Friday, 12 July 2013

The Wedding Dress Question

Specifically, what to do with my wedding dress now?

I know it's only been a few months since we got hitched, but my wedding dress is starting to get on my nerves. It's hanging in our already over-stuffed wardrobe, taking up room, and I'm not really sure why. I know some people have their dress carefully stored away, but I can't really see the point in that, to be honest. I don't have any daughters who might want it, and I wouldn't like anyone to feel pressured into wearing my dress rather than choosing their own anyway. So what to do?

My first thought was to have it dyed so I could wear it again. It is knee length after all. But where am I realistically going to wear a satin dress, of any colour? We don't exactly have invites to cocktail parties coming in thick and fast (or at all) and I'm not sure I'll fit into it in the future. So that's out.

I could donate it, but I got a pretty big stain on the top half when I spilled a drink down myself, and I haven't had it cleaned, so I don't think it's the best idea. Besides, I kinda want to keep it, in some way. I've heard of some people turning their dress into a quilt, and I think I like that idea, although I haven't tried quilting and I'm not sure what I would do with it. It might make a nice gift for the first grandchild. I signed up for a how to class on making an heirloom quilt on The Amazings website, so I could, in theory, do it. It was made with vintage fabrics in the first place, and I love the golden yellow brocade, so it would be nice to give them another lease of life. I could frame it in some way, or part of it, at least, but I'm not sure it's interesting enough for that!

If anyone out there has been married, what did you do with your dress? Anyone have any super creative ideas? Ideally, I'd like it to be some kind of keepsake, to remind us of the big day, but I'm also pretty keen on everything having a purpose and decorative pillows etc aren't really up my street. I'm fine with cutting into it (or I will be fine, eventually!) so all ideas are welcome!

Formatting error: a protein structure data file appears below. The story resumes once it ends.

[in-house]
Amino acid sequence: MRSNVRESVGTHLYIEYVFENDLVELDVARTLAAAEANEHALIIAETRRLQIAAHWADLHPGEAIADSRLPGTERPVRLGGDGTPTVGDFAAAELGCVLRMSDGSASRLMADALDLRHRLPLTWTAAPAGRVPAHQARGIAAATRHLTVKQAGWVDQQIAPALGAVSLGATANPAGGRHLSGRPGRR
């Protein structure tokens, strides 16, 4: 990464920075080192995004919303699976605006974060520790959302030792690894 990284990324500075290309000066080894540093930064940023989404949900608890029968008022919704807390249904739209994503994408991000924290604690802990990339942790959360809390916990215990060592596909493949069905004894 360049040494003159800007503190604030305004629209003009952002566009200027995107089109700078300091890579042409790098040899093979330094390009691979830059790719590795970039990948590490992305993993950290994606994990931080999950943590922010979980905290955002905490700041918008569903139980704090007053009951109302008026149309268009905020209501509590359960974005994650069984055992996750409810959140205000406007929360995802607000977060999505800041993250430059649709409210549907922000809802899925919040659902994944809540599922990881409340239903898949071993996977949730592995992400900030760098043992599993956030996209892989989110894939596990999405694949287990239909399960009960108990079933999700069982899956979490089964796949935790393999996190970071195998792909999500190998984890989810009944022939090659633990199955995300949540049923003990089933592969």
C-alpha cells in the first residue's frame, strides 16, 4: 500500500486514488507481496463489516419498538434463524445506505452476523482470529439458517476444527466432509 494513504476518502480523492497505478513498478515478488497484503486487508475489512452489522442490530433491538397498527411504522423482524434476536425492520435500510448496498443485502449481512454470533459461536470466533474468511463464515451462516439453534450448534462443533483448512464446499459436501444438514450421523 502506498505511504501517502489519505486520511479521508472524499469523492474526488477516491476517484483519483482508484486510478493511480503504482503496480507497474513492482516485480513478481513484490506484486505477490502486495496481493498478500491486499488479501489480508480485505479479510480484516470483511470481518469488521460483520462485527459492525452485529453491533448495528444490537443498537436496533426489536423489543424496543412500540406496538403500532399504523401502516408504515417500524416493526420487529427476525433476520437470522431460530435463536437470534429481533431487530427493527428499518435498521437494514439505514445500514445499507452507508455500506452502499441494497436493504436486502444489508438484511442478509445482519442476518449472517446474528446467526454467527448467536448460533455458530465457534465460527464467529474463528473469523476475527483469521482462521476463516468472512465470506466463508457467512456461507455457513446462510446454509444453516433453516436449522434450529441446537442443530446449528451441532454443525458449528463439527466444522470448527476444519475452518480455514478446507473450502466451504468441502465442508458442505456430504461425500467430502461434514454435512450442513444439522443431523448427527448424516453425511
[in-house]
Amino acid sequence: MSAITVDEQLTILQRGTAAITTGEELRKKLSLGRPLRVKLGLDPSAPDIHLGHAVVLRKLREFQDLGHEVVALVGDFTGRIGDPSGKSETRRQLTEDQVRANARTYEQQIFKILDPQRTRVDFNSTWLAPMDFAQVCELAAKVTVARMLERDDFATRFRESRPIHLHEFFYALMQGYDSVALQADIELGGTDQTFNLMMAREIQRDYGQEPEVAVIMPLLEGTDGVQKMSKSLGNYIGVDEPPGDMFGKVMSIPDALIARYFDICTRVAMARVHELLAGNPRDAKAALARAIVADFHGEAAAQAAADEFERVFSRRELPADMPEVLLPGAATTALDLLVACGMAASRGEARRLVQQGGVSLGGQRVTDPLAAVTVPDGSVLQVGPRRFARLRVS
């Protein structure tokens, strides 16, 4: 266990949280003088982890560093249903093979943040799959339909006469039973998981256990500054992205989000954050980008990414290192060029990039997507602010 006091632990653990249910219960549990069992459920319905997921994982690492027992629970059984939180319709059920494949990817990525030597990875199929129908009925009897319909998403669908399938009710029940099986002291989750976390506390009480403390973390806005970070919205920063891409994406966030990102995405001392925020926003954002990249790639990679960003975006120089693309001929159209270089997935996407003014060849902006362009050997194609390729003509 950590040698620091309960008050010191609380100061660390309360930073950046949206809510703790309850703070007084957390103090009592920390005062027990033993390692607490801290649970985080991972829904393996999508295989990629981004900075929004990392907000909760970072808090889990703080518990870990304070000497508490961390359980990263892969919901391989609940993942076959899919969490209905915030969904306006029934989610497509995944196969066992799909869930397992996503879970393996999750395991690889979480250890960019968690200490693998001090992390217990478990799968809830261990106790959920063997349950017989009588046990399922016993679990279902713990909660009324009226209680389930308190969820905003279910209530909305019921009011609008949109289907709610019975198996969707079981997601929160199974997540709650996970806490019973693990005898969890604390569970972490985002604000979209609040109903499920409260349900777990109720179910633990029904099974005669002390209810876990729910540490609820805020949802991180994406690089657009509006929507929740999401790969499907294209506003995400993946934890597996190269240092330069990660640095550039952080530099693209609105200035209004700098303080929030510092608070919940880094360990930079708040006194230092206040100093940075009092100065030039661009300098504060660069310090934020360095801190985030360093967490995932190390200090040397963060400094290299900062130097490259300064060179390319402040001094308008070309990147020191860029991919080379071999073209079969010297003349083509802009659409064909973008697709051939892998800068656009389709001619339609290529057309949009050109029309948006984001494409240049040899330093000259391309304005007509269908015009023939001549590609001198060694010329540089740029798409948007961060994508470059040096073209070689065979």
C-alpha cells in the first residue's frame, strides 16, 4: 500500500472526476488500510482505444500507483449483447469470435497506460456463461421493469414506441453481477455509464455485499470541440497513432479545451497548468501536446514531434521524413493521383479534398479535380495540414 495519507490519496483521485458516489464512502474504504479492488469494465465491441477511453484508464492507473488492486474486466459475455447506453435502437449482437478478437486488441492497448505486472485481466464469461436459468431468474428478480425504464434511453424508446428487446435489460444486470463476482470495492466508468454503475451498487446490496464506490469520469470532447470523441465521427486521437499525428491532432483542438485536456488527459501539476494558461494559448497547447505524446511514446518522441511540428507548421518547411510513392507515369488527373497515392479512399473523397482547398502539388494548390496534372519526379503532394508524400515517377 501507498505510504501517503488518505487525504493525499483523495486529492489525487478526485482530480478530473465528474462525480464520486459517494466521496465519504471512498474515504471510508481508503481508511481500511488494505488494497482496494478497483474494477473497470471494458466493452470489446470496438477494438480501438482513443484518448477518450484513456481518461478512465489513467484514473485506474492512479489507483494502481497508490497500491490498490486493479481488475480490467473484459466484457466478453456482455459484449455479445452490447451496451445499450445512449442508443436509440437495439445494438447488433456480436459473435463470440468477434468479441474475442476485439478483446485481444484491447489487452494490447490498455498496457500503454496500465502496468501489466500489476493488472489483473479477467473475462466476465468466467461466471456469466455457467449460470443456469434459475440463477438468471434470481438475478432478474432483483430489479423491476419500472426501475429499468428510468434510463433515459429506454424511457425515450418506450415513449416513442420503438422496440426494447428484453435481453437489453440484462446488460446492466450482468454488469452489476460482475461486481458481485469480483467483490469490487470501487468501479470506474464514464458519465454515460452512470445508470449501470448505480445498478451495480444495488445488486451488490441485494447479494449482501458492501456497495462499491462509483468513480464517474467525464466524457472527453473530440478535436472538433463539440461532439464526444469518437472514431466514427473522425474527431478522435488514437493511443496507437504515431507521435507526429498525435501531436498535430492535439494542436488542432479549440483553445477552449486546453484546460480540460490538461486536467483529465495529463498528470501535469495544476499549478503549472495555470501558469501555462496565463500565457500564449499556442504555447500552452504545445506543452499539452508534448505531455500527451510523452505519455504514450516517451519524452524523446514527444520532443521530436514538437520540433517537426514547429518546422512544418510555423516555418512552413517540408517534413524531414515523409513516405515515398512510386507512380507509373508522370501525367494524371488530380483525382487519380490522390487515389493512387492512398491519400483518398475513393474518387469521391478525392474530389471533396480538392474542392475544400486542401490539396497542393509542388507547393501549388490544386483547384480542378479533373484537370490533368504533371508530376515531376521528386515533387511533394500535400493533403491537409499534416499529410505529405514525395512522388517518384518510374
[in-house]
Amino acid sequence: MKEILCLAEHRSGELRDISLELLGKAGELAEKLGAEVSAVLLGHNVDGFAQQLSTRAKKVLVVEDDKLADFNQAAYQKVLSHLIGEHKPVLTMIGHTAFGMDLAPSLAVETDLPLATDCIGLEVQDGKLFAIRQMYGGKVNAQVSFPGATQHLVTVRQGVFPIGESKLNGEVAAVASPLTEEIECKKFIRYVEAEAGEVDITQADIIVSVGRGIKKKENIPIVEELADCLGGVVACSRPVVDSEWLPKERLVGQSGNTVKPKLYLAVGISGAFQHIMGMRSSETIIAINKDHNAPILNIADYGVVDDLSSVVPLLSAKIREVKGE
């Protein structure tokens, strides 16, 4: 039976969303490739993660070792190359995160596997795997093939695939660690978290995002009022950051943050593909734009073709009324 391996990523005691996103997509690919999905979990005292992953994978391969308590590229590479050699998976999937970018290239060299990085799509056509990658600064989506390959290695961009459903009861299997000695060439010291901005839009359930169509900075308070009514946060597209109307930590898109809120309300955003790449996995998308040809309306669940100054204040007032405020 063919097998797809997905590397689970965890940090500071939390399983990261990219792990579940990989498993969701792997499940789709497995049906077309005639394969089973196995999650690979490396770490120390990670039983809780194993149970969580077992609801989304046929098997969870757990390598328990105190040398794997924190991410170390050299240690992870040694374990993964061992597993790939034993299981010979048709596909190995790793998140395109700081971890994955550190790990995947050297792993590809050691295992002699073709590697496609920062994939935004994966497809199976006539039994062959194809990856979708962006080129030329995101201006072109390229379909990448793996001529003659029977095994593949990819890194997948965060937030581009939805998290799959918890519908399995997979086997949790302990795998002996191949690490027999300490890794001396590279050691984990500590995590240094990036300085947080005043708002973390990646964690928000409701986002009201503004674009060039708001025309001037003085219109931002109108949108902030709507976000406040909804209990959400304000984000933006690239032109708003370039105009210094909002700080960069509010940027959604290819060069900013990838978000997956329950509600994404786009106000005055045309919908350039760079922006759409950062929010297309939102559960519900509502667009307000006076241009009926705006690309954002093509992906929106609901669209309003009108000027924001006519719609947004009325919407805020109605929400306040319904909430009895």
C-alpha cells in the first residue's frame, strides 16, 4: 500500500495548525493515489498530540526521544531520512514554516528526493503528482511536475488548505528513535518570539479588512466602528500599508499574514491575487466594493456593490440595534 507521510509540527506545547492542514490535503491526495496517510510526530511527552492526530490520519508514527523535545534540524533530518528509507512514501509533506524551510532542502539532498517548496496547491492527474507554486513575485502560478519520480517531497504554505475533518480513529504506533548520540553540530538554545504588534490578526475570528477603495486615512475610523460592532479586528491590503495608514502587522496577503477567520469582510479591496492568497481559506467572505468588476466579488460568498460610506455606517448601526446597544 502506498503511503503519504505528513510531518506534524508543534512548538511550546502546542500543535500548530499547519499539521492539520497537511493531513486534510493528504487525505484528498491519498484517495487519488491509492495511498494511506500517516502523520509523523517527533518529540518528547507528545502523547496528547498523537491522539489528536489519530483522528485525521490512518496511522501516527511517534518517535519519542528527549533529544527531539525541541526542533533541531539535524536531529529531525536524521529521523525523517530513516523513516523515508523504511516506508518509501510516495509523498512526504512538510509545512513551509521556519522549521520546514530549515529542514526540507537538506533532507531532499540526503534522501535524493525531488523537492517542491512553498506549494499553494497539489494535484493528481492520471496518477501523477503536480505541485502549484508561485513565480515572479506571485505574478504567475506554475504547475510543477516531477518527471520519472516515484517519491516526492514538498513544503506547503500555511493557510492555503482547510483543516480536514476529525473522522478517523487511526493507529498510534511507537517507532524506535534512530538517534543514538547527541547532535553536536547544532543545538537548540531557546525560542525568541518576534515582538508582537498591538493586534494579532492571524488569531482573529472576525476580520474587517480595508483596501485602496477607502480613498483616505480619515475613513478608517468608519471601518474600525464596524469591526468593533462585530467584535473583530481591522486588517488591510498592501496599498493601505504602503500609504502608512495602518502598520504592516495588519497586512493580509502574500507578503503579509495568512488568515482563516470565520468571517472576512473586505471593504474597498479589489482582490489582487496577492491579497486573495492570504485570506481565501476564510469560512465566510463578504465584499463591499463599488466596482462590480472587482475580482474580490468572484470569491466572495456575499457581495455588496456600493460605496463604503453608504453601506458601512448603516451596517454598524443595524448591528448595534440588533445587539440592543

Thursday, 4 July 2013

Origami Crane Violet

I've gotten back to garment sewing in the last two weeks. It seems I do better at churning out tons of clothes if I have a deadline, however tenuous. This month, said deadline is jury duty next week, and our summer holiday at the end of the month. The weatherman has been promising sunshine, so I've been hard at work on skirts, dresses, and the odd blouse or two.

First up is my very first Colette Violet. The day after my wedding, I went fabric shopping. That's right, not even being freshly married can keep me from browsing for more stash! And I thought it was fate when I stumbled across this beautiful chiffon with an origami crane print, considering how many I had folded for the wedding decor. I dunno, maybe it's just me. Maybe you have to want to see the cranes. But to me, it looks like cranes, so I bought two metres at some ridiculously reasonable price, like £3 or £4 per metre. I remember it was under a fiver anyway.

Anywho, I had planned to make another Mathilde blouse, with sheer sleeves, but despite having the fabric, and the pattern, I just couldn't get started. I think the thought of putting tucks into the slippery fabric was just too daunting, and without the tucks, the Mathilde just isn't as special, in my opinion. After a few weeks, I decided I wanted to make something with short sleeves, and buttons down the front, and so the Violet blouse was the obvious choice.